Simulated attack using guns at Nairobi’s Strathmore University leaves staff member dead and more than 30 hospitalised.
Students who survived the massacre at Garissa University in Kenya last year are still struggling to cope with the trauma of losing their friends who were shot and killed by the al-Shabab fighters.
A year ago, attackers from the Somali armed group stormed the Garissa University College campus in the town of Garissa in a pre-dawn rampage, killing at least 147 students.
Tossing grenades and spraying bullets at cowering students, the attackers initially killed indiscriminately. But they later freed some Muslims and instead targeted Christian students during a siege that lasted about 15 hours.
The al-Qaeda-linked group said the assault was launched in revenge for Kenya sending troops to fight al-Shabab in Somalia.
Mercy Wanjiku, who was hiding inside the university throughout the attack, told Al Jazeera the harrowing story of how her friend Carla was killed in the attack.
“She was pregnant…. She started crying. That is when they realised there was somebody so they went direct to that room. Then we heard the cries stop at once,” she said.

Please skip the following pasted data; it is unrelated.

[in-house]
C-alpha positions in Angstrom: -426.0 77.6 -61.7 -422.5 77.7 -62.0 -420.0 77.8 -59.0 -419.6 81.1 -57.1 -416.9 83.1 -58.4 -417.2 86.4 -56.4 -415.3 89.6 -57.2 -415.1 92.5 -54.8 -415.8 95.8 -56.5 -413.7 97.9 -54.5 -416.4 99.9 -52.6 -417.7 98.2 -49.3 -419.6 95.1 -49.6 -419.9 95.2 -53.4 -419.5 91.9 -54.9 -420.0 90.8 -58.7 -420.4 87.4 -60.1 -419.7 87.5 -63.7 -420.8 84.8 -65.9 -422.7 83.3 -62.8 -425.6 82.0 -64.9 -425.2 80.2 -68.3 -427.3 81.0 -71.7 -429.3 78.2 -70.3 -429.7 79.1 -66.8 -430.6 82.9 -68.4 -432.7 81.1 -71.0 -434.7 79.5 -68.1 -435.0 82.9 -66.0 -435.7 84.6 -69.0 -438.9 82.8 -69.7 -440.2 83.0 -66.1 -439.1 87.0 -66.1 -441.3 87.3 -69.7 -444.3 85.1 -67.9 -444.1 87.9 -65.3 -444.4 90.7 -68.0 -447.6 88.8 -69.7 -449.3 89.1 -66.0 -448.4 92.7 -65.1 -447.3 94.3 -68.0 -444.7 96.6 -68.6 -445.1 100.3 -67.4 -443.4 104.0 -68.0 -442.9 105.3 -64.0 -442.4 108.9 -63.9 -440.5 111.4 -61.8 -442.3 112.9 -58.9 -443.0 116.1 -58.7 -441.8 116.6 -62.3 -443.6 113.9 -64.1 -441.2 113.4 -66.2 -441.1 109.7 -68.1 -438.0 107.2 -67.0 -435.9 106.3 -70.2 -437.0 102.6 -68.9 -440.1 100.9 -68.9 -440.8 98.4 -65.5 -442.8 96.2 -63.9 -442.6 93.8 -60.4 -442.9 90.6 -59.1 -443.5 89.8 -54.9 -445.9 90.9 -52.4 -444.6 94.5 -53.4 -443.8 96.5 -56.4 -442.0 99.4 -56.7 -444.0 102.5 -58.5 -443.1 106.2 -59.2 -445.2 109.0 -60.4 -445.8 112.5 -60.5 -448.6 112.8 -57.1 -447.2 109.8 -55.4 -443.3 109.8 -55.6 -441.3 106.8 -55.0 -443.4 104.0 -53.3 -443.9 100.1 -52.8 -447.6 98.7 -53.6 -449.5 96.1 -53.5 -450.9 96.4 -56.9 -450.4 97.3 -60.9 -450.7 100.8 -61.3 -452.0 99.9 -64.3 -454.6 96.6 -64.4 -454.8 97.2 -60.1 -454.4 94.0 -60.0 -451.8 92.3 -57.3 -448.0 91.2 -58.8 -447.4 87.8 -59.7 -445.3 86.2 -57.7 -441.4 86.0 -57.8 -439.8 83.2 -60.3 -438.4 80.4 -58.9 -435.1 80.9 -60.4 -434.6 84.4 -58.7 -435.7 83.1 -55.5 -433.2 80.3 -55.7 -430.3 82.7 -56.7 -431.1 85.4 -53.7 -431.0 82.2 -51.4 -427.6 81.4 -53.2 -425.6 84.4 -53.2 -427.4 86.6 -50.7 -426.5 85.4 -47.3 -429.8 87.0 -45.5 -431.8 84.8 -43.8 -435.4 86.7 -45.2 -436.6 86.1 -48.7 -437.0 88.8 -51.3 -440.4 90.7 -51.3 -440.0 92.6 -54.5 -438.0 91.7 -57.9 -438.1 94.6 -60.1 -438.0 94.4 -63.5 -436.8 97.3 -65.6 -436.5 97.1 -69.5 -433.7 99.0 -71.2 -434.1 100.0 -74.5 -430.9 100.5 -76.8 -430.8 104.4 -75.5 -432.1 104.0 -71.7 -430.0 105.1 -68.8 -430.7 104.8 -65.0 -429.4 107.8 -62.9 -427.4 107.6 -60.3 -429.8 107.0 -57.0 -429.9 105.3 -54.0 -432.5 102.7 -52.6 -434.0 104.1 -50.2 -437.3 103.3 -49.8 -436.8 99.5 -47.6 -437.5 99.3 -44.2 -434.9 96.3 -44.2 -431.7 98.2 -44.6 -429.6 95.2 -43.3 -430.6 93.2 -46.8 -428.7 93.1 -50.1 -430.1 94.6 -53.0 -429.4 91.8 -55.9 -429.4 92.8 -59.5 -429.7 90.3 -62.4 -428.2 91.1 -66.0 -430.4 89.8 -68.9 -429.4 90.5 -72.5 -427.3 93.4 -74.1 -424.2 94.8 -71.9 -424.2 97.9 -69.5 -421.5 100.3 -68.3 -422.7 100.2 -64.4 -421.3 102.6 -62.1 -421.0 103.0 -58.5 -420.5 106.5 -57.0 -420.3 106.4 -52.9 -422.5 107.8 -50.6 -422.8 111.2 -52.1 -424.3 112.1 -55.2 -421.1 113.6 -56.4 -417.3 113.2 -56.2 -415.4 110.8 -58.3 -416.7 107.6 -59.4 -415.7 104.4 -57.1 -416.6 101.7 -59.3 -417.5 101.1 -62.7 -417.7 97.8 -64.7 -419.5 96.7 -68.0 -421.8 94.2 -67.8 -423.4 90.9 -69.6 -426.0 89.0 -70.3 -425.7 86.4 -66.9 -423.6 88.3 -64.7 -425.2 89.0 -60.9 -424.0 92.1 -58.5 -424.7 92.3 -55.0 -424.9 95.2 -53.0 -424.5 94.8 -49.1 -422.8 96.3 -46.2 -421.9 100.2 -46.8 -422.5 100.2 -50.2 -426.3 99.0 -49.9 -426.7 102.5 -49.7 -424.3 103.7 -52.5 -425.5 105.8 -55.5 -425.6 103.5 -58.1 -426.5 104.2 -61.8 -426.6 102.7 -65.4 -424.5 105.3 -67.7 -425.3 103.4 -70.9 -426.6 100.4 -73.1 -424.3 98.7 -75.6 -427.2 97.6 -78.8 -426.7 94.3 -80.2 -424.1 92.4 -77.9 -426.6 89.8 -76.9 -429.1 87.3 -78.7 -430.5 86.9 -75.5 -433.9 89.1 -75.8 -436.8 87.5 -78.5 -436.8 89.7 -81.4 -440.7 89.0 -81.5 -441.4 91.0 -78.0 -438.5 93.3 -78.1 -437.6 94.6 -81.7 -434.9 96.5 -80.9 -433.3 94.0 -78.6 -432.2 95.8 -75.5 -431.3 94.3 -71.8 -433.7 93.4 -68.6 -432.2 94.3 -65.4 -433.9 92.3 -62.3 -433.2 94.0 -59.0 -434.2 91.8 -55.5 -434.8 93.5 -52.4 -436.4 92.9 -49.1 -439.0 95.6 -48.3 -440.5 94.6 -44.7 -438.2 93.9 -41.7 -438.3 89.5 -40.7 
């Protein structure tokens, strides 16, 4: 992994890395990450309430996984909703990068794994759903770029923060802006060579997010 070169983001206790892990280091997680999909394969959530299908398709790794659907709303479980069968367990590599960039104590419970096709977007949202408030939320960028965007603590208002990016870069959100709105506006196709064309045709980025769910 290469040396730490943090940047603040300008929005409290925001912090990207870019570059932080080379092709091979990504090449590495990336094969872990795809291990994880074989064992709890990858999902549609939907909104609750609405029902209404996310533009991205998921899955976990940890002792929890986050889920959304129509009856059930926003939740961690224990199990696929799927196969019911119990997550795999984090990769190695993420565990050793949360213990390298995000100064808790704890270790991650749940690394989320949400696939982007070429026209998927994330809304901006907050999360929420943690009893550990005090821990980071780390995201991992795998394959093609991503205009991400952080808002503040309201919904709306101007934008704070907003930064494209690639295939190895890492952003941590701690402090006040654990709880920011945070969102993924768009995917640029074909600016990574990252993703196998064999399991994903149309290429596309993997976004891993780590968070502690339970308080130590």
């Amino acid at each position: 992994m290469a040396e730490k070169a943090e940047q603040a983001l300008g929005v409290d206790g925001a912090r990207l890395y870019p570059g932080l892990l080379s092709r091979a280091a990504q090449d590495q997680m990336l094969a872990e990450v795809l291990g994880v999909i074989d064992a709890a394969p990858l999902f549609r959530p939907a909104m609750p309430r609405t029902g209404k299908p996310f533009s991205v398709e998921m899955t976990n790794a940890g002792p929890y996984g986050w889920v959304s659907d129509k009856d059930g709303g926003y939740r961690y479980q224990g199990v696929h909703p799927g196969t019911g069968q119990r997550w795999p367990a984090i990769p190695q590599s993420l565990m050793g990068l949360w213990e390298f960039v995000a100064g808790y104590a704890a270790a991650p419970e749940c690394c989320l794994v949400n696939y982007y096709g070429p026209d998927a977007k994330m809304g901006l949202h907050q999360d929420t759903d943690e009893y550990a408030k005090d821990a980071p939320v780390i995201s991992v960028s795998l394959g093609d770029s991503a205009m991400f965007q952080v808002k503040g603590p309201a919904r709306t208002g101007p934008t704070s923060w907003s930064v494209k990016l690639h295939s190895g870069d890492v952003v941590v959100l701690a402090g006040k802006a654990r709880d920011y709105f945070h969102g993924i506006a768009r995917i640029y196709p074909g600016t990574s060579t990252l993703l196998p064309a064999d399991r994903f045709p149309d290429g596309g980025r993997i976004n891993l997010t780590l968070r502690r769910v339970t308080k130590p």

There were only four police guarding the university campus at the time. Many people were left wondering if the attack could have been prevented.
The university’s former principal, Hassan Sheikh Ali, says despite several requests for extra security months before the attack, the government chose to ignore his call.
“It has led to flight, we don’t have our own teachers. It has left more mess in the economy. It has led to more fear, more suspicion between us, so literally we are in a quagmire,” he told Al Jazeera.
Visible increase in security
Security analyst Ahmed Bashir told Reuters news agency that appeals for parents to return their children to the university must be accompanied by a visible increase in security on the campus.
“Nobody thought that such an attack could happen inside a town like Garissa. So yes, lessons have been learned in terms of ensuring that the security forces are proactive and not reactive,” he said.
More than 400 people have been killed by al-Shabab in the east African nation since April 2013, including some 67 people who died in an attack on a shopping mall in the capital, Nairobi, in September of that year.
Mercy Wanjiku, along with most survivors, was transferred to another university in western Kenya. They say they never want to go back and will never forget what happened that day.
The university reopened for part-time students in January this year, nine months after the attack. The university authorities hope that students enroll from all over Kenya, but new registration has been few and far between.